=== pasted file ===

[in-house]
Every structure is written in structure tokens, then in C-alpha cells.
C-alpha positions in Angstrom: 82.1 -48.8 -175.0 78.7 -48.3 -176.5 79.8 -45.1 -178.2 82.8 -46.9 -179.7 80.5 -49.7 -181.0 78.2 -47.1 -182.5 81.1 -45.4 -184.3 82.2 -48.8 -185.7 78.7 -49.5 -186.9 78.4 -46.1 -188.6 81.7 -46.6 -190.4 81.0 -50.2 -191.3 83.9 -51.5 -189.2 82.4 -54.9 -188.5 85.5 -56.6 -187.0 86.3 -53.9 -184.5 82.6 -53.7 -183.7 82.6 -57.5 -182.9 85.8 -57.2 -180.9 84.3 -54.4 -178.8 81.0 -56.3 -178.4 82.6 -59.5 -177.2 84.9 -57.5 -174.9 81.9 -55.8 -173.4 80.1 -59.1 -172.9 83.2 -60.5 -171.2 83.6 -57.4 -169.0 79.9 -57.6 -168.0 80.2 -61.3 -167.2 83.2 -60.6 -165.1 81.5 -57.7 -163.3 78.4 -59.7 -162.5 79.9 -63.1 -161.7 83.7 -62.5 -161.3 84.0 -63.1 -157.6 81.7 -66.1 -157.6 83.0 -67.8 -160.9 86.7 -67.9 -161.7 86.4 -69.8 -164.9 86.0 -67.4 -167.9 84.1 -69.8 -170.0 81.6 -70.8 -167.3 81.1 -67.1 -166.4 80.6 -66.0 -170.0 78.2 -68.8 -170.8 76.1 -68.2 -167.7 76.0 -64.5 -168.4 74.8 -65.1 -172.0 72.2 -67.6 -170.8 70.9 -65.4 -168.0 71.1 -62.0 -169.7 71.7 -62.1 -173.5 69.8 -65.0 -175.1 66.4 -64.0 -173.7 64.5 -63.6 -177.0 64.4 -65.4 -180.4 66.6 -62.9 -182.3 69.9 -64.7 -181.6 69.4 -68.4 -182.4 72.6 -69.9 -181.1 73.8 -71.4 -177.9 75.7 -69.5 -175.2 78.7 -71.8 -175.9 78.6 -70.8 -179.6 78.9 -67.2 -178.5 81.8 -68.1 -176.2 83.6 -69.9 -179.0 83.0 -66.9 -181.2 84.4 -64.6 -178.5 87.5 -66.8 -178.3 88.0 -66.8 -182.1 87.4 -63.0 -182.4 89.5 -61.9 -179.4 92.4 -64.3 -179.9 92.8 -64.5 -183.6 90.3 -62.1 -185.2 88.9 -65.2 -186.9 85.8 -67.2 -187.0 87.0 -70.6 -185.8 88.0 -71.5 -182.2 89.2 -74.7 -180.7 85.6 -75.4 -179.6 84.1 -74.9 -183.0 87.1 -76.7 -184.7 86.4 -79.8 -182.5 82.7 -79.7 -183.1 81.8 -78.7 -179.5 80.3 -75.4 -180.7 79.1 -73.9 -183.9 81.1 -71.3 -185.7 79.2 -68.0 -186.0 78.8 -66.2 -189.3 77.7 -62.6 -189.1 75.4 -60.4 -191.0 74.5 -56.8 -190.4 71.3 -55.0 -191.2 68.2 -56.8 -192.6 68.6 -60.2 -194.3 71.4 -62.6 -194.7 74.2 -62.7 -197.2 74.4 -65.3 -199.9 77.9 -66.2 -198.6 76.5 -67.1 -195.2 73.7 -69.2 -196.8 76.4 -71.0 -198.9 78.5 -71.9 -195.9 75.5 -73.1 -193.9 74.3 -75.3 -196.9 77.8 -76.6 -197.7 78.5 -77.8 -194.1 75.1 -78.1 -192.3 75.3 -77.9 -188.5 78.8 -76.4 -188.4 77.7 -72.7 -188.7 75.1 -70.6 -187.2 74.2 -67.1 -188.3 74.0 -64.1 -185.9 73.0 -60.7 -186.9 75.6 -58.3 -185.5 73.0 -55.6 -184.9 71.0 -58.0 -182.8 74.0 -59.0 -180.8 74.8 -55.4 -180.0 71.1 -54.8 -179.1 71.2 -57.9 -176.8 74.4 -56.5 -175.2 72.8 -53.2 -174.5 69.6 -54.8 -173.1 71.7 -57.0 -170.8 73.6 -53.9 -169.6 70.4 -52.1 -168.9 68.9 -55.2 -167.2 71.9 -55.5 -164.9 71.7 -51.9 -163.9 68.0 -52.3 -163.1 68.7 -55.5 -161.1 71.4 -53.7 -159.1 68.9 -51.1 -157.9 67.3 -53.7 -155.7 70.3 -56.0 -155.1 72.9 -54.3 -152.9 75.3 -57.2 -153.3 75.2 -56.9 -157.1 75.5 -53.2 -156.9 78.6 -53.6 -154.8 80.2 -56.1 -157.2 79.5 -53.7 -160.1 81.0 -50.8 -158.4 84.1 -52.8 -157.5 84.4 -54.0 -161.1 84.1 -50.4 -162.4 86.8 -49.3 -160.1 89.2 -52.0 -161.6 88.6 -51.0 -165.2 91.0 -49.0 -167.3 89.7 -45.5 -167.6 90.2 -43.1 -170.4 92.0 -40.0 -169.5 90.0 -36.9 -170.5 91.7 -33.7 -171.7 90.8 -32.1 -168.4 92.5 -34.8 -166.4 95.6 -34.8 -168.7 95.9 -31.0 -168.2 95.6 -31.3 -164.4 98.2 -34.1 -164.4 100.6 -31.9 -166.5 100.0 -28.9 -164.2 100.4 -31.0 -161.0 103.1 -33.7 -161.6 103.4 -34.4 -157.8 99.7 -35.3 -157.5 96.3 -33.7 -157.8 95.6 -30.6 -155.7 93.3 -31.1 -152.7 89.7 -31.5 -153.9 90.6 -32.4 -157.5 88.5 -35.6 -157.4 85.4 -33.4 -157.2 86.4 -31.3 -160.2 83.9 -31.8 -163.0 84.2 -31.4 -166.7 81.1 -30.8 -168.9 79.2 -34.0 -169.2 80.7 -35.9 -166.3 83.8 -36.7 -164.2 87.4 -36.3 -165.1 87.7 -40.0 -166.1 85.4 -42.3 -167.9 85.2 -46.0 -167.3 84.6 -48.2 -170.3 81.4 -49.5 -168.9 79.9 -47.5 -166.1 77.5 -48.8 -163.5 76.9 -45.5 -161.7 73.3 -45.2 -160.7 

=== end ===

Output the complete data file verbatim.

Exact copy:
[in-house]
Every structure is written in structure tokens, then in C-alpha cells.
C-alpha positions in Angstrom: 82.1 -48.8 -175.0 78.7 -48.3 -176.5 79.8 -45.1 -178.2 82.8 -46.9 -179.7 80.5 -49.7 -181.0 78.2 -47.1 -182.5 81.1 -45.4 -184.3 82.2 -48.8 -185.7 78.7 -49.5 -186.9 78.4 -46.1 -188.6 81.7 -46.6 -190.4 81.0 -50.2 -191.3 83.9 -51.5 -189.2 82.4 -54.9 -188.5 85.5 -56.6 -187.0 86.3 -53.9 -184.5 82.6 -53.7 -183.7 82.6 -57.5 -182.9 85.8 -57.2 -180.9 84.3 -54.4 -178.8 81.0 -56.3 -178.4 82.6 -59.5 -177.2 84.9 -57.5 -174.9 81.9 -55.8 -173.4 80.1 -59.1 -172.9 83.2 -60.5 -171.2 83.6 -57.4 -169.0 79.9 -57.6 -168.0 80.2 -61.3 -167.2 83.2 -60.6 -165.1 81.5 -57.7 -163.3 78.4 -59.7 -162.5 79.9 -63.1 -161.7 83.7 -62.5 -161.3 84.0 -63.1 -157.6 81.7 -66.1 -157.6 83.0 -67.8 -160.9 86.7 -67.9 -161.7 86.4 -69.8 -164.9 86.0 -67.4 -167.9 84.1 -69.8 -170.0 81.6 -70.8 -167.3 81.1 -67.1 -166.4 80.6 -66.0 -170.0 78.2 -68.8 -170.8 76.1 -68.2 -167.7 76.0 -64.5 -168.4 74.8 -65.1 -172.0 72.2 -67.6 -170.8 70.9 -65.4 -168.0 71.1 -62.0 -169.7 71.7 -62.1 -173.5 69.8 -65.0 -175.1 66.4 -64.0 -173.7 64.5 -63.6 -177.0 64.4 -65.4 -180.4 66.6 -62.9 -182.3 69.9 -64.7 -181.6 69.4 -68.4 -182.4 72.6 -69.9 -181.1 73.8 -71.4 -177.9 75.7 -69.5 -175.2 78.7 -71.8 -175.9 78.6 -70.8 -179.6 78.9 -67.2 -178.5 81.8 -68.1 -176.2 83.6 -69.9 -179.0 83.0 -66.9 -181.2 84.4 -64.6 -178.5 87.5 -66.8 -178.3 88.0 -66.8 -182.1 87.4 -63.0 -182.4 89.5 -61.9 -179.4 92.4 -64.3 -179.9 92.8 -64.5 -183.6 90.3 -62.1 -185.2 88.9 -65.2 -186.9 85.8 -67.2 -187.0 87.0 -70.6 -185.8 88.0 -71.5 -182.2 89.2 -74.7 -180.7 85.6 -75.4 -179.6 84.1 -74.9 -183.0 87.1 -76.7 -184.7 86.4 -79.8 -182.5 82.7 -79.7 -183.1 81.8 -78.7 -179.5 80.3 -75.4 -180.7 79.1 -73.9 -183.9 81.1 -71.3 -185.7 79.2 -68.0 -186.0 78.8 -66.2 -189.3 77.7 -62.6 -189.1 75.4 -60.4 -191.0 74.5 -56.8 -190.4 71.3 -55.0 -191.2 68.2 -56.8 -192.6 68.6 -60.2 -194.3 71.4 -62.6 -194.7 74.2 -62.7 -197.2 74.4 -65.3 -199.9 77.9 -66.2 -198.6 76.5 -67.1 -195.2 73.7 -69.2 -196.8 76.4 -71.0 -198.9 78.5 -71.9 -195.9 75.5 -73.1 -193.9 74.3 -75.3 -196.9 77.8 -76.6 -197.7 78.5 -77.8 -194.1 75.1 -78.1 -192.3 75.3 -77.9 -188.5 78.8 -76.4 -188.4 77.7 -72.7 -188.7 75.1 -70.6 -187.2 74.2 -67.1 -188.3 74.0 -64.1 -185.9 73.0 -60.7 -186.9 75.6 -58.3 -185.5 73.0 -55.6 -184.9 71.0 -58.0 -182.8 74.0 -59.0 -180.8 74.8 -55.4 -180.0 71.1 -54.8 -179.1 71.2 -57.9 -176.8 74.4 -56.5 -175.2 72.8 -53.2 -174.5 69.6 -54.8 -173.1 71.7 -57.0 -170.8 73.6 -53.9 -169.6 70.4 -52.1 -168.9 68.9 -55.2 -167.2 71.9 -55.5 -164.9 71.7 -51.9 -163.9 68.0 -52.3 -163.1 68.7 -55.5 -161.1 71.4 -53.7 -159.1 68.9 -51.1 -157.9 67.3 -53.7 -155.7 70.3 -56.0 -155.1 72.9 -54.3 -152.9 75.3 -57.2 -153.3 75.2 -56.9 -157.1 75.5 -53.2 -156.9 78.6 -53.6 -154.8 80.2 -56.1 -157.2 79.5 -53.7 -160.1 81.0 -50.8 -158.4 84.1 -52.8 -157.5 84.4 -54.0 -161.1 84.1 -50.4 -162.4 86.8 -49.3 -160.1 89.2 -52.0 -161.6 88.6 -51.0 -165.2 91.0 -49.0 -167.3 89.7 -45.5 -167.6 90.2 -43.1 -170.4 92.0 -40.0 -169.5 90.0 -36.9 -170.5 91.7 -33.7 -171.7 90.8 -32.1 -168.4 92.5 -34.8 -166.4 95.6 -34.8 -168.7 95.9 -31.0 -168.2 95.6 -31.3 -164.4 98.2 -34.1 -164.4 100.6 -31.9 -166.5 100.0 -28.9 -164.2 100.4 -31.0 -161.0 103.1 -33.7 -161.6 103.4 -34.4 -157.8 99.7 -35.3 -157.5 96.3 -33.7 -157.8 95.6 -30.6 -155.7 93.3 -31.1 -152.7 89.7 -31.5 -153.9 90.6 -32.4 -157.5 88.5 -35.6 -157.4 85.4 -33.4 -157.2 86.4 -31.3 -160.2 83.9 -31.8 -163.0 84.2 -31.4 -166.7 81.1 -30.8 -168.9 79.2 -34.0 -169.2 80.7 -35.9 -166.3 83.8 -36.7 -164.2 87.4 -36.3 -165.1 87.7 -40.0 -166.1 85.4 -42.3 -167.9 85.2 -46.0 -167.3 84.6 -48.2 -170.3 81.4 -49.5 -168.9 79.9 -47.5 -166.1 77.5 -48.8 -163.5 76.9 -45.5 -161.7 73.3 -45.2 -160.7 